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Movie Blog: This Week’s Best Bets

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Eric Henderson Eric Henderson
Eric Henderson joined the WCCO.COM web team in June 2006 and currently...
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The hits just keep coming. Upstream Color is being brought back for an encore run at the St. Anthony Main Theater on Friday, along with another pair of specialty draws. The Heights continues its dazzling Hollywood extravaganza. The Walker’s got a couple of can’t-miss arty attractions. And I misplaced my summertime shorts. So I guess to the theater I go.

Here are my choices for the best Twin Cities screenings for cinephiles this week:

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Wednesday, May 15: Stories We Tell (Walker Art Center)

For one night only, the Walker presents Sarah Polley’s documentary inquisition into her own tangled family history. Polley talks with her father and four siblings to get the full story of what Polley’s mother was like. (She died when the actress was 11 years old.)

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Thursday, May 16: A Star Is Born (Heights Theater)

Her most famous role remains Dorothy Gale in the 1939 MGM musical The Wizard of Oz, but if you ask most Judy Garland fans for their pick as her movie peak, they’ll likely opt for her powerhouse performance from the 1954 version of A Star is Born. The movie was a remake of a Janet Gaynor-Frederic March vehicle from the ’30s. In the remake, Garland stars as Esther Blodgett, an up-and-coming singing sensation whose career takes off just as her superstar husband’s career nosedives into failure and alcoholism. Garland attacked the role of Blodgett with the force of the tornado that leveled the Gale farmstead. Whether the onslaught of acting came as a result of prescriptions or the fact that she was working simpatico with her then-husband Sid Luft (who was producing the film) and director George Cukor (who directed at least some portion of her performance in Oz), or because she was finally given material with some juicy dramatic gravitas, the fact remains that this performance represents Ground Zero for Garland’s legion of fans, one which retroactively resonates with faint allusions to Garland’s own life experience. The performance remains one of the most disappointing Oscar losses in history.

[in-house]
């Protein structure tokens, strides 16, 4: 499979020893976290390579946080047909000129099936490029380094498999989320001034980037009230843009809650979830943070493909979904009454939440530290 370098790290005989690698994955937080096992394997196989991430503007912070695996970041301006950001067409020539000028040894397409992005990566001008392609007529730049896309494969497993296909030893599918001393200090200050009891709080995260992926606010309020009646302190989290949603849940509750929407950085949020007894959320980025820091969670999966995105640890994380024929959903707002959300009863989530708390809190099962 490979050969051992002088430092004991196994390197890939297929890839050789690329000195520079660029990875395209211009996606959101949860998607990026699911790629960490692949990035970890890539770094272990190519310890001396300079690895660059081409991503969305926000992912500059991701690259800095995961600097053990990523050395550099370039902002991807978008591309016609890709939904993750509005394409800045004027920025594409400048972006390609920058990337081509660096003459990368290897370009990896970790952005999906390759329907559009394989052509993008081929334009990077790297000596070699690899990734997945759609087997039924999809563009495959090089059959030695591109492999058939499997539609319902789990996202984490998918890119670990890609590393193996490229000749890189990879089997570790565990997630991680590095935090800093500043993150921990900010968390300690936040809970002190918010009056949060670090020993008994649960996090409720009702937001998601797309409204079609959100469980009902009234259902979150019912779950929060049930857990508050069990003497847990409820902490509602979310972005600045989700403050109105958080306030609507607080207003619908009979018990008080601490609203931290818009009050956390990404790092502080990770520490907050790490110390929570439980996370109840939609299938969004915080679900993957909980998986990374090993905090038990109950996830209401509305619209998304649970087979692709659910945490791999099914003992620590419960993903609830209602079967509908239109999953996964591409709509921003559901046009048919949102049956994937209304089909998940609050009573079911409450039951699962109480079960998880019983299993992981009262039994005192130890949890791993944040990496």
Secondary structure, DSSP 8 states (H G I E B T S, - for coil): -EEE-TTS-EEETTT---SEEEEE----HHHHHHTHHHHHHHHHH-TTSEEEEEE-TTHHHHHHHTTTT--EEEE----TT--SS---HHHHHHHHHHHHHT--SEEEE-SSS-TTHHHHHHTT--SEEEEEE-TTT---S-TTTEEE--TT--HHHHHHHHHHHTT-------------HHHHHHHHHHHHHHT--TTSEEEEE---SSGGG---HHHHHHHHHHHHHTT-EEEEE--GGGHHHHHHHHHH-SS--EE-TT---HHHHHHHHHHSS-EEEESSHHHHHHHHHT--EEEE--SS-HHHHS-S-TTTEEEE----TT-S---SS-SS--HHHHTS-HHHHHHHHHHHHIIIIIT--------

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Friday, May 17 through Sunday, May 19: Bigger Than Life (Trylon Microcinema)

James Mason’s bustin’ out all over. From A Star Is Born to this, Nicholas Ray’s excoriating examination of a family man giving himself over to prescription drugs. The script suggests the pills take control of Mason’s Ed Avery, but Ray’s direction and Mason’s typically austere performance indicate Bigger Than Life is tackling bigger demons than Big Pharma. Equal parts Father Knows Best and Requiem for a Dream, the blunt shock of the film boils down to three immortal words: “God was wrong.”

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Friday, May 17 & Saturday, May 18: Post Tenebras Lux (Walker Art Center)

Carlos Reygadas continues to stake out his place among the most discussed — and, in some cases, loathed — auteurs currently at the nexus of world cinema. His latest, 2012’s Post Tenebras Lux, was reportedly given the Cannes shoulder last spring. Of course, that puts it in extremely good company. More on this one a little later this week.

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Friday, May 17 through Thursday, May 23: Bert Stern: Original Madman & The Reluctant Fundamentalist (St. Anthony Main Theater)

A pair of extended plays for movies that have screened in the Twin Cities recently. OK, maybe not so recently in the case of Bert Stern, which ran at the 2012 MSPIFF. Here’s what I wrote back then: “Stern was one of the foremost image-makers of the jet-setting early 1960s, changed the direction of photography, and inched the two discrete worlds of art and commerce ever closer together. His campaign for Smirnoff turned Cold War America onto Russia’s dominant tippler of choice. His photo shoot of Marilyn Monroe — the star’s last, as it turned out, as she died mere weeks later — is the stuff of legend. His lollipop-sucking one-sheet for Stanley Kubrick’s 1962 masterpiece Lolita is as indelible an image as any Kubrick himself managed.” And Jonathon Sharp just reviewed The Reluctant Fundamentalist, saying “One theme that springs forth from the movie is that fundamentalism (of any religion or creed or business practice) leads to tragedy. Another, which goes hand-in-hand to the one just mentioned, is that people are more than what they seem. Every individual is a confluence of various forces and ideas, mashed-up, perhaps with parts in contradiction to others. Without understanding this, the movie shows, all sorts of inhuman stuff goes down in the name of businesses, nations and gods.”

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